The purpose of this blog is to provide analytical commentary on formal and informal labour organisations and their attempts to resist ever more brutal forms of exploitation in today’s neo-liberal, global capitalism.

Friday, 22 March 2013

The Age of Austerity: Fighting Cuts and Privatisation – Broxtowe Save Our NHS!

Higher Education (HE) in the UK is under attack. Members of staff see a year on year decline in their real income and their pensions undermined, students face tuition fees of up to £9000 per year. There are clear signs that more and more parts of HE are to be privatised. And yet, HE is not the only sector suffering from cuts and austerity in the UK. The national health service, provisions for disabled people and Schools are subject to similar restructuring. In order to highlight the broader dimension of the coalition government’s assault on the welfare state, the local UCU association at Nottingham University organised an event on Friday, 15 March to discuss the impact on the health service and some local moments of resistance.

Photo by Byzantine_K
The invited speakers were Sharon Vasselin and Paul Martin, both joint secretaries of the local Trades Council and members of the local Broxtowe Save Our NHS group. Sharon Vasselin, who works in the health sector and is a Unison rep, outlined some key aspects of the government’s attack on the National Health Service (NHS). From April onwards, health service contracts also have to be offered to private health care providers, who will compete with NHS units. The consequence is clear, private providers will cherry pick those parts of the health service, which are profitable, such as walk-in treatment centres, and leave the more complex tasks to the NHS. In a way, Sharon Vasselin argued, the NHS is set up to fail in this scenario. While patients may receive similar levels of services from these privatised units during the initial years, this is highly likely to decline later on. Moreover, private providers in health care will lead to a two-tier labour market, where workers in private facilities will earn less and have less good pensions than in the NHS. Downward pressure on wages and working conditions across the sector is the inevitable result.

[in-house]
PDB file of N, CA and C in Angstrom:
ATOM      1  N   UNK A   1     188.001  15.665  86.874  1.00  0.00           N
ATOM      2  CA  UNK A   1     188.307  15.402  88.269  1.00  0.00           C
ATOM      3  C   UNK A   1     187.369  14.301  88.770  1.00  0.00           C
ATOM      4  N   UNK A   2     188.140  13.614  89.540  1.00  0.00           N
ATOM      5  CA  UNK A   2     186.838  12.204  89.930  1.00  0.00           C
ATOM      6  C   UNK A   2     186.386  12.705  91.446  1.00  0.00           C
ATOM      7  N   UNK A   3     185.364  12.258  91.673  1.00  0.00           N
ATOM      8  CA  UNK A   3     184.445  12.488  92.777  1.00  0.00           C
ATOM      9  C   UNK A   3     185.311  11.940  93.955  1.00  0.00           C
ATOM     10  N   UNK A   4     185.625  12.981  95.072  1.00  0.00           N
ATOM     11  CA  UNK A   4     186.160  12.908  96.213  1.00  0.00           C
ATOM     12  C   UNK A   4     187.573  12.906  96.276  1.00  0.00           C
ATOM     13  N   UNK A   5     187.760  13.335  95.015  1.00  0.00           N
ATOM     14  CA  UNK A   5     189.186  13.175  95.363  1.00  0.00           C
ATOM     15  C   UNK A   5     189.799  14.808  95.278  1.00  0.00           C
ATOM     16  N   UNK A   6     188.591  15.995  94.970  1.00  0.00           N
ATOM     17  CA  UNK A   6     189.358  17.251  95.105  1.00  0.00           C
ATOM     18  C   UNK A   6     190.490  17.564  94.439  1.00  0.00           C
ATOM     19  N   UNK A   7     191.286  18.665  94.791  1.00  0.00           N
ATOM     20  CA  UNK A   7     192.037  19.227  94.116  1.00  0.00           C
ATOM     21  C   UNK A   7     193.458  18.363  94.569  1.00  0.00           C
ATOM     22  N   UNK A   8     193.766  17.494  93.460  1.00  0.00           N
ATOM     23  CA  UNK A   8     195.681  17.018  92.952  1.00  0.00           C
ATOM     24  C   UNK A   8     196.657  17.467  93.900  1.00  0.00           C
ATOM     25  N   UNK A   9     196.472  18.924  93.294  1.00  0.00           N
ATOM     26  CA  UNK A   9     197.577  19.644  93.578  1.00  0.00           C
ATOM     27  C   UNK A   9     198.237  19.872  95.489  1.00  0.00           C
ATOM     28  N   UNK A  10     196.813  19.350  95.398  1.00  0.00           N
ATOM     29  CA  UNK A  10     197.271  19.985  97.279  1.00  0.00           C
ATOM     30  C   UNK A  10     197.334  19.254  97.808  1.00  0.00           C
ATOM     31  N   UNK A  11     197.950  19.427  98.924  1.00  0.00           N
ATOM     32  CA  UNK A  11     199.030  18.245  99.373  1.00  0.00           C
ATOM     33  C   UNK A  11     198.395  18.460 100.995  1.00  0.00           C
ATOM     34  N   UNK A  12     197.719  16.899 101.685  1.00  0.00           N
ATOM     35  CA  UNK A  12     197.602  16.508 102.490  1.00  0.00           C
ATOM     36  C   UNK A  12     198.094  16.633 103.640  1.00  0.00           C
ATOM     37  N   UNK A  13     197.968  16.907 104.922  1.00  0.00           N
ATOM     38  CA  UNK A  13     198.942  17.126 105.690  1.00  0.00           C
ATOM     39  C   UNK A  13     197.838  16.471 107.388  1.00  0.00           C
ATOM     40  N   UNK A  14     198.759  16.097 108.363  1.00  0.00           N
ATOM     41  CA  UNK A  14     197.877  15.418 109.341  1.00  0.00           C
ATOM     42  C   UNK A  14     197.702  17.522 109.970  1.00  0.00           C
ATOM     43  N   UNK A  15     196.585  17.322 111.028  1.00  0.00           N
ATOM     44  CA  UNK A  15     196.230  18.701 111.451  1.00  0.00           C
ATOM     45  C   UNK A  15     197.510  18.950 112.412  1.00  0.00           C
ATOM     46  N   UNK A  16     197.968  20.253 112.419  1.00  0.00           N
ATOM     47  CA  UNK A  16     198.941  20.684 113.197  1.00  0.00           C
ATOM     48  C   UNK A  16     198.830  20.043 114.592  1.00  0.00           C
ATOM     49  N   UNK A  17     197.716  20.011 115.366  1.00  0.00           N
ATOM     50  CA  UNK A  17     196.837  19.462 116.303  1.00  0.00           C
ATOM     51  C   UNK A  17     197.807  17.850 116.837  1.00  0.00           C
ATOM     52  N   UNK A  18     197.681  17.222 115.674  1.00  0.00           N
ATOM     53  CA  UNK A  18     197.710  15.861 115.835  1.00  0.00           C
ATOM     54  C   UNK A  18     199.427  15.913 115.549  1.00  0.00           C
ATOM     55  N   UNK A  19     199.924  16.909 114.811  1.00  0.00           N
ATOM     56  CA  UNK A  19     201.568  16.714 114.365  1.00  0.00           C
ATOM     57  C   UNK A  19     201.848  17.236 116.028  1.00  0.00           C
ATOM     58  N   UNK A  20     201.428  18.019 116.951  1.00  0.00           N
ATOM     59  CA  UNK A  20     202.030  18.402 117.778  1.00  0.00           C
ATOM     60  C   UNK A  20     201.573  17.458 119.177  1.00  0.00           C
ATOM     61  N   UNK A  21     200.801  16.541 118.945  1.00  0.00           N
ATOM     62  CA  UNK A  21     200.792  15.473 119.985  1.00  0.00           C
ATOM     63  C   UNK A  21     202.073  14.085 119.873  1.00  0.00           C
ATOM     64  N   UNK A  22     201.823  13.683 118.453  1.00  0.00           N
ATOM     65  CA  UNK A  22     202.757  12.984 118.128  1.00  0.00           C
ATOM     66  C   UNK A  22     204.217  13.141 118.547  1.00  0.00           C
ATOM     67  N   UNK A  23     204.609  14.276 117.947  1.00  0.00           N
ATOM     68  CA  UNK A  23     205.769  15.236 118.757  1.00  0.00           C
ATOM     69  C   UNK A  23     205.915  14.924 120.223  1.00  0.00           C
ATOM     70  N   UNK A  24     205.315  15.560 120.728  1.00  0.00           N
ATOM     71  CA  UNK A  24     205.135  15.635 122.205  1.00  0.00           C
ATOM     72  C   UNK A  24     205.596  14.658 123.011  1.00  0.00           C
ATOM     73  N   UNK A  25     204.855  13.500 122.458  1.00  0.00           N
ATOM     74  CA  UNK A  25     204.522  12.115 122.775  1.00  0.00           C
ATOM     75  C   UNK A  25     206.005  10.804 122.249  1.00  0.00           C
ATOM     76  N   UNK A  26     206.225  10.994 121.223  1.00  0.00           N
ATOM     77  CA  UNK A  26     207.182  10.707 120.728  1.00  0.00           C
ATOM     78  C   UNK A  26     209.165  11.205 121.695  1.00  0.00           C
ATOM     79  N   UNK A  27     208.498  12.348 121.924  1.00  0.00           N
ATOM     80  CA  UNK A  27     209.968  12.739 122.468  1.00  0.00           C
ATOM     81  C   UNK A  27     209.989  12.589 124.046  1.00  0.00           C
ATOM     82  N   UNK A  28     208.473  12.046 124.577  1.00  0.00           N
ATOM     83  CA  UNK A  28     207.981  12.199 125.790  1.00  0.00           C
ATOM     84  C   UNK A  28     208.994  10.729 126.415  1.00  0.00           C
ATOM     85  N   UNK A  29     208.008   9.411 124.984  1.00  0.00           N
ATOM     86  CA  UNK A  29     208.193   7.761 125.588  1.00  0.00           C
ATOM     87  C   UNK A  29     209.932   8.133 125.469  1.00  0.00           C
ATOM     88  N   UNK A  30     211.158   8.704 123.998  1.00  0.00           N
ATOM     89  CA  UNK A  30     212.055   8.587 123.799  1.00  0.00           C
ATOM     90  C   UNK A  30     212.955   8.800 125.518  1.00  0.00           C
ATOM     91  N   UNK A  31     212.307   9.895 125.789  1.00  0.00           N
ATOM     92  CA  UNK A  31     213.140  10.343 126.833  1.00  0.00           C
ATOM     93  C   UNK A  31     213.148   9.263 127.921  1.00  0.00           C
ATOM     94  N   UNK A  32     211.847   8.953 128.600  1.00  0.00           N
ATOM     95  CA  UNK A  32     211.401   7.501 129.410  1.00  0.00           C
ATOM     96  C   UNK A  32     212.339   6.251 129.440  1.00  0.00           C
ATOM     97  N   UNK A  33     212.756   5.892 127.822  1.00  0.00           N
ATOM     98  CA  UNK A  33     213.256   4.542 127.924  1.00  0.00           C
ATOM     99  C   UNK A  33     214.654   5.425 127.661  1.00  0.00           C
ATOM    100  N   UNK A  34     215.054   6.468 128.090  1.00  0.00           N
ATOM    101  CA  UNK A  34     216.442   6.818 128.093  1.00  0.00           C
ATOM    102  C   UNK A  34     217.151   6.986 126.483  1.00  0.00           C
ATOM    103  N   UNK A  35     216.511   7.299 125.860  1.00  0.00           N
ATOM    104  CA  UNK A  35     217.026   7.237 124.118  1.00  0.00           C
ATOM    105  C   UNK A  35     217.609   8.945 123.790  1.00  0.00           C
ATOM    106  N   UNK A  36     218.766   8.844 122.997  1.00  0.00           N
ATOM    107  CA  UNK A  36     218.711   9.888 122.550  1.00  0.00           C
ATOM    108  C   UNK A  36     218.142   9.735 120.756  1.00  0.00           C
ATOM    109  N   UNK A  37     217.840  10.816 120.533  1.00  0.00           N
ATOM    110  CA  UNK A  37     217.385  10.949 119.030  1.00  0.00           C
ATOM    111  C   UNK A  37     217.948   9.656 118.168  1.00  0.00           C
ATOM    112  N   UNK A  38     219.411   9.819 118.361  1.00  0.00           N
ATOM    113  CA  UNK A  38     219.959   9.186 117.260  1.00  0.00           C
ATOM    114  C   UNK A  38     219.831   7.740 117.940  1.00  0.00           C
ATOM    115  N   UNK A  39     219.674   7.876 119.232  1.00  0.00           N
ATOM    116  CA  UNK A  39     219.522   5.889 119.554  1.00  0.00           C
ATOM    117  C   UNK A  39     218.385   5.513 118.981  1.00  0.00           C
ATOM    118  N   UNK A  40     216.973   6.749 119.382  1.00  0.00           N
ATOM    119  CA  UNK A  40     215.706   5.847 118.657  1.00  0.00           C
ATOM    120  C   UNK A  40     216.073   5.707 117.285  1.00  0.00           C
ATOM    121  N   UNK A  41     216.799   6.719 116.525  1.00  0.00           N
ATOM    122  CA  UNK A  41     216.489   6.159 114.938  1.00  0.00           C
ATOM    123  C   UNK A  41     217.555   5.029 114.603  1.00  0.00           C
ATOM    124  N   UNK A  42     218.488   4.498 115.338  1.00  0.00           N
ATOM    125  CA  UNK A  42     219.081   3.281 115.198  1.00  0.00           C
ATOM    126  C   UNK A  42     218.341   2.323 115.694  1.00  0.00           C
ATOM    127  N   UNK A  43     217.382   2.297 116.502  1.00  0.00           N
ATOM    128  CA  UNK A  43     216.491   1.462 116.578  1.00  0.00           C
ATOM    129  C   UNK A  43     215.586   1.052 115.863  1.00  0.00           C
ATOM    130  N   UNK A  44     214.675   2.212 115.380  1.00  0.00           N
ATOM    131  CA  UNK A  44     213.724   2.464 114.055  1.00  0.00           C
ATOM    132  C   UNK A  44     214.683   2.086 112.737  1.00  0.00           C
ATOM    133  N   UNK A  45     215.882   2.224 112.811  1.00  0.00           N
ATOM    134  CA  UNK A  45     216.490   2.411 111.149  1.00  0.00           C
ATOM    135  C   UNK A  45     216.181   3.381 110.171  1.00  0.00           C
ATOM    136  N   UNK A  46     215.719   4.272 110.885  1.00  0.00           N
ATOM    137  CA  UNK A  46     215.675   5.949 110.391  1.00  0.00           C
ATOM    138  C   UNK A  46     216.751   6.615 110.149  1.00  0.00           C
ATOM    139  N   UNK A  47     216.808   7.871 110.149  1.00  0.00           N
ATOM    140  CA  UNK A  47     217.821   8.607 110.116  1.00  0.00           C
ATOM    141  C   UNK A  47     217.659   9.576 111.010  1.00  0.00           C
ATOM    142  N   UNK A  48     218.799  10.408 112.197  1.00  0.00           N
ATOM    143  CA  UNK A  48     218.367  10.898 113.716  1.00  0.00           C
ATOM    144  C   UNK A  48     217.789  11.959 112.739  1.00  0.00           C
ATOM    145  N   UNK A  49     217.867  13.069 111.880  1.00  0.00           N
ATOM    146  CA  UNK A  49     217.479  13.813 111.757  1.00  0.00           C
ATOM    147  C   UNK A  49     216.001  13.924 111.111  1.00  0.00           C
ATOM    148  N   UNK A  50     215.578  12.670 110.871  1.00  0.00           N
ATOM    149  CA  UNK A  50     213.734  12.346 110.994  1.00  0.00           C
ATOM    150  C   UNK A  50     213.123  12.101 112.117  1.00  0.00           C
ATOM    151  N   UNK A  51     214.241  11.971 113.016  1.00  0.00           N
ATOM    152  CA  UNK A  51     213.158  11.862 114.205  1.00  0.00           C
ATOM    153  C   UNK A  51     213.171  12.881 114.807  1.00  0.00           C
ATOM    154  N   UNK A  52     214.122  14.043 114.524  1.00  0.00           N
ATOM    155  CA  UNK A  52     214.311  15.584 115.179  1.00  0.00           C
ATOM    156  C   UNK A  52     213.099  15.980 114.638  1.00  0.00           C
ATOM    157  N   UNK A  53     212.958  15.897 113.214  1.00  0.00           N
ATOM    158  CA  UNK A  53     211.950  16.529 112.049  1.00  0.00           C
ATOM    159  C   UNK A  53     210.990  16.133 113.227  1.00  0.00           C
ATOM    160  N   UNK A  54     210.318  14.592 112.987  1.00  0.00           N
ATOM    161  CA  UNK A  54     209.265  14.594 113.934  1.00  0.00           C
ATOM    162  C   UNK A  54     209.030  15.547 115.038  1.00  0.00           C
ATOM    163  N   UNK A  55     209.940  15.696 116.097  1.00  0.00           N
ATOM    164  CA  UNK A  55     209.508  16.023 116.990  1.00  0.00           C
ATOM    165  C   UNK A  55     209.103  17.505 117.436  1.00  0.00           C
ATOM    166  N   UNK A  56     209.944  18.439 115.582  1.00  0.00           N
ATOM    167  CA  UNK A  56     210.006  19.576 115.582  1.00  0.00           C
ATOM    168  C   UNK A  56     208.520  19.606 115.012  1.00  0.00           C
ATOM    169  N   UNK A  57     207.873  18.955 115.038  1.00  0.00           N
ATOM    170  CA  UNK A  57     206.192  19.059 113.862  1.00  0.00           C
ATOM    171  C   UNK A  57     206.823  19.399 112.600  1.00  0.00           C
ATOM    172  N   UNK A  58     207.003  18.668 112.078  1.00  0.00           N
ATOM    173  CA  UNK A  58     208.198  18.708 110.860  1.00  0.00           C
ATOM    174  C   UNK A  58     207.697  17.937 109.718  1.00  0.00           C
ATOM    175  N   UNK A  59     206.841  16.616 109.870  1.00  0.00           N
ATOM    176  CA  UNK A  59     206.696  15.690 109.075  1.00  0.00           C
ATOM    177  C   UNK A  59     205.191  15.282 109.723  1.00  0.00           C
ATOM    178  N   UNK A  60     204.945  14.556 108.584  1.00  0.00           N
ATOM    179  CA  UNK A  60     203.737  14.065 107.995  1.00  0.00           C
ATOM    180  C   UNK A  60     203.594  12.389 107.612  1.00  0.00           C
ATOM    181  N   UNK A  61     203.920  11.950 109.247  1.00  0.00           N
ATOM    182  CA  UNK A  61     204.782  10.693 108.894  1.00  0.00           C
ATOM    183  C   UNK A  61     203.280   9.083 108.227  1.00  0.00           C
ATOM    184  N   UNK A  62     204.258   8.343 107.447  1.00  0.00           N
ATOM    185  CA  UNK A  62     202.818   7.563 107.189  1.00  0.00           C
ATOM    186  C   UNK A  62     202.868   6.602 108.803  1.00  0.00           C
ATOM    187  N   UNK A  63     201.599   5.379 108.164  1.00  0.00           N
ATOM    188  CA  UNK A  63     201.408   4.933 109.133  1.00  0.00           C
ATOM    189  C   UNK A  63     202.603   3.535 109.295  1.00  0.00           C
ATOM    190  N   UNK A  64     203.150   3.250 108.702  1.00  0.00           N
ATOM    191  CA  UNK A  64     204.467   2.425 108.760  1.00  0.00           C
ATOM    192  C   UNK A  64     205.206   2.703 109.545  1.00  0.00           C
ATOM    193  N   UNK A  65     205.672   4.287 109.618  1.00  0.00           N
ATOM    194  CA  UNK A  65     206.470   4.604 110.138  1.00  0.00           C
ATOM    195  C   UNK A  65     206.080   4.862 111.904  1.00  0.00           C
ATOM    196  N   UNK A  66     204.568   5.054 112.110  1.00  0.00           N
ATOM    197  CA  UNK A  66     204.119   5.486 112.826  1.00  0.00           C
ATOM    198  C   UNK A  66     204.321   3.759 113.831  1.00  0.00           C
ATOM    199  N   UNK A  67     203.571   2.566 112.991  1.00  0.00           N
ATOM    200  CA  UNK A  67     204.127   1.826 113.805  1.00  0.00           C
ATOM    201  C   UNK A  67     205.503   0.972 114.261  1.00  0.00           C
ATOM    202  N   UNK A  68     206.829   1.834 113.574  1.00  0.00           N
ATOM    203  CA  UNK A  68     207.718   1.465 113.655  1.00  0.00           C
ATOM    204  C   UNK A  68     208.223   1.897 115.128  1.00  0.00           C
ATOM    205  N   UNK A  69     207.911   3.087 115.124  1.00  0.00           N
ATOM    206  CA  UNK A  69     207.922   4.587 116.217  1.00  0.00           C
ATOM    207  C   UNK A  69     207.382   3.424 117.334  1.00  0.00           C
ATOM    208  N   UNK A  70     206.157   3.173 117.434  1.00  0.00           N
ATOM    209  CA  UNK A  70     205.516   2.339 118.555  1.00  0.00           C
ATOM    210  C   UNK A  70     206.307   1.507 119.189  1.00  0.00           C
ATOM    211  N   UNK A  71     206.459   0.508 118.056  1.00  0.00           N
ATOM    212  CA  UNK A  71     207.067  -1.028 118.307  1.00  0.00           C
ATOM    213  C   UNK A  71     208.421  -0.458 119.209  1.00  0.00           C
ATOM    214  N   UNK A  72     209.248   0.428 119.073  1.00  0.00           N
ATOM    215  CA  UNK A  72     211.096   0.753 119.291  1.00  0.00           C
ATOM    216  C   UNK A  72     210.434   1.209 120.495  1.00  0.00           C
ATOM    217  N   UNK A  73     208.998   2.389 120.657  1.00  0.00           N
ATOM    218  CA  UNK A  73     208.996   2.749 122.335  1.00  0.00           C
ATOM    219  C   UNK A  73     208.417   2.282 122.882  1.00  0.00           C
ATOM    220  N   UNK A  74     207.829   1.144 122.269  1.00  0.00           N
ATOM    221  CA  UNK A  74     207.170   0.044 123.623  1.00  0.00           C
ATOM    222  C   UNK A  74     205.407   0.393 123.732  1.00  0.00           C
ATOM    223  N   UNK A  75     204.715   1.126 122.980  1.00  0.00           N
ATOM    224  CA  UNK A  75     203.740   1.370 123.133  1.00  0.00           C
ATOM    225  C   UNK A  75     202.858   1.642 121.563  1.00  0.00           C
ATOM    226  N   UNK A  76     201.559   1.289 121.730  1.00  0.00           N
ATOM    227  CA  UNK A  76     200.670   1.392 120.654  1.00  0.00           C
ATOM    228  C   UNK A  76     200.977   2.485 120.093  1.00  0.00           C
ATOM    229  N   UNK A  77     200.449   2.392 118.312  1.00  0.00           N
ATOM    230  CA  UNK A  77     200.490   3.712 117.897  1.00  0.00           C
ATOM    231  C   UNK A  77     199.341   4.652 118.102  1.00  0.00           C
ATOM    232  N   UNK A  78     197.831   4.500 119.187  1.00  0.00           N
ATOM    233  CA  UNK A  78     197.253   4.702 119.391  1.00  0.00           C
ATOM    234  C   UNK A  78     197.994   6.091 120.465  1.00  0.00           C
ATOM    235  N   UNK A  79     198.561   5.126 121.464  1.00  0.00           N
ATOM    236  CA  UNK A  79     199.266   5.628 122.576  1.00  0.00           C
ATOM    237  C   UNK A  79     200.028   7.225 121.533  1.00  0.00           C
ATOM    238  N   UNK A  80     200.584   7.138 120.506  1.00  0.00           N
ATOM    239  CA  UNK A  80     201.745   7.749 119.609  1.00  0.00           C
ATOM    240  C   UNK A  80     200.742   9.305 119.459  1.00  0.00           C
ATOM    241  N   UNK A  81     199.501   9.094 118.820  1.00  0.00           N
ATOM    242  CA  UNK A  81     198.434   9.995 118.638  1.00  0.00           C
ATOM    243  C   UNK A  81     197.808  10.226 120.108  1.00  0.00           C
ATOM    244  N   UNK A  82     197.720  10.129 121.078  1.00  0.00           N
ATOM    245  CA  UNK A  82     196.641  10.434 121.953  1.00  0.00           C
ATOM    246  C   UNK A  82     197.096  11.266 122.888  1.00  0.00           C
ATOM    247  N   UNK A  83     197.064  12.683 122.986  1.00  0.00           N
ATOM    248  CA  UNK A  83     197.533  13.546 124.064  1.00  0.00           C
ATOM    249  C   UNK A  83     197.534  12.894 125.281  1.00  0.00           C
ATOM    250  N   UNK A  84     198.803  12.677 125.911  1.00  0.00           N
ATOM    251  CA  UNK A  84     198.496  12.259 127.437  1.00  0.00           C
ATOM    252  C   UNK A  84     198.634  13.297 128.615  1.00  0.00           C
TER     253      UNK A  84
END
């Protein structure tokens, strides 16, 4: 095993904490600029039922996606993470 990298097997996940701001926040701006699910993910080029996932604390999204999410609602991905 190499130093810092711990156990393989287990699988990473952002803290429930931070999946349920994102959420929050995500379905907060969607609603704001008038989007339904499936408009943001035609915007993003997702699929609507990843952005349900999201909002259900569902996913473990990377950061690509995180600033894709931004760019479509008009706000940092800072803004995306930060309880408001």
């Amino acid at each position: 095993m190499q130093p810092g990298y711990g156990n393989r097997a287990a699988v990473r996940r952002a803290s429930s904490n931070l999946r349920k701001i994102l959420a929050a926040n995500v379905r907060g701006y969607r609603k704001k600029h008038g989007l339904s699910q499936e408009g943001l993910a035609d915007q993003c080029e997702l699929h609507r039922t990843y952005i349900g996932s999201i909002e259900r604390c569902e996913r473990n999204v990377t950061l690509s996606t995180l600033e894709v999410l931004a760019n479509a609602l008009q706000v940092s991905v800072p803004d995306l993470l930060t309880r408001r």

How can resistance be organised? The current Unison line is to put as many spanners into the privatisation process as possible until the next election, when hopefully a new, more sympathetic government comes to power and is prepared to reverse the changes. Paul Martin picked up on this point and made clear that the most important goal of the Broxtowe Save Our NHS campaign was regime change, the de-selection of the current Conservative MP Anna Soubry. As she is a junior minister in the Department of Health, the NHS was the main area to campaign on. He further discussed how this campaign was cooperating with a whole range of other campaigns organising the resistance against austerity at the local level and for regime change at the national level. 

Photo by Byzantine_K
Participants at the meeting agreed that a change in government was the absolute precondition for a change in current policy and for saving the NHS. And yet, was it not the Labour government, which had started many restructuring initiatives also in the NHS, when in power from 1997 to 2010? Are not current privatisation efforts in the health sector facilitated by past Labour policies? And, if so, what guarantees do we have that another government would actually also reverse the changes currently implemented by the coalition government? In his concluding comments, Paul Martin made clear that regime change in government is not enough in itself. Some change has to occur also within the Labour Party itself to guarantee a change in overall policy (see also A socialist alternative through the Labour Party?). What is clear, however, is that isolated struggles against restructuring of individual sectors will not be successful. Struggles against the cuts in HE need to link up with struggles against NHS restructuring as well as other anti-austerity struggles. 



Prof. Andreas Bieler
Professor of Political Economy
University of Nottingham/UK

Personal website: http://andreasbieler.net

22 March 2013

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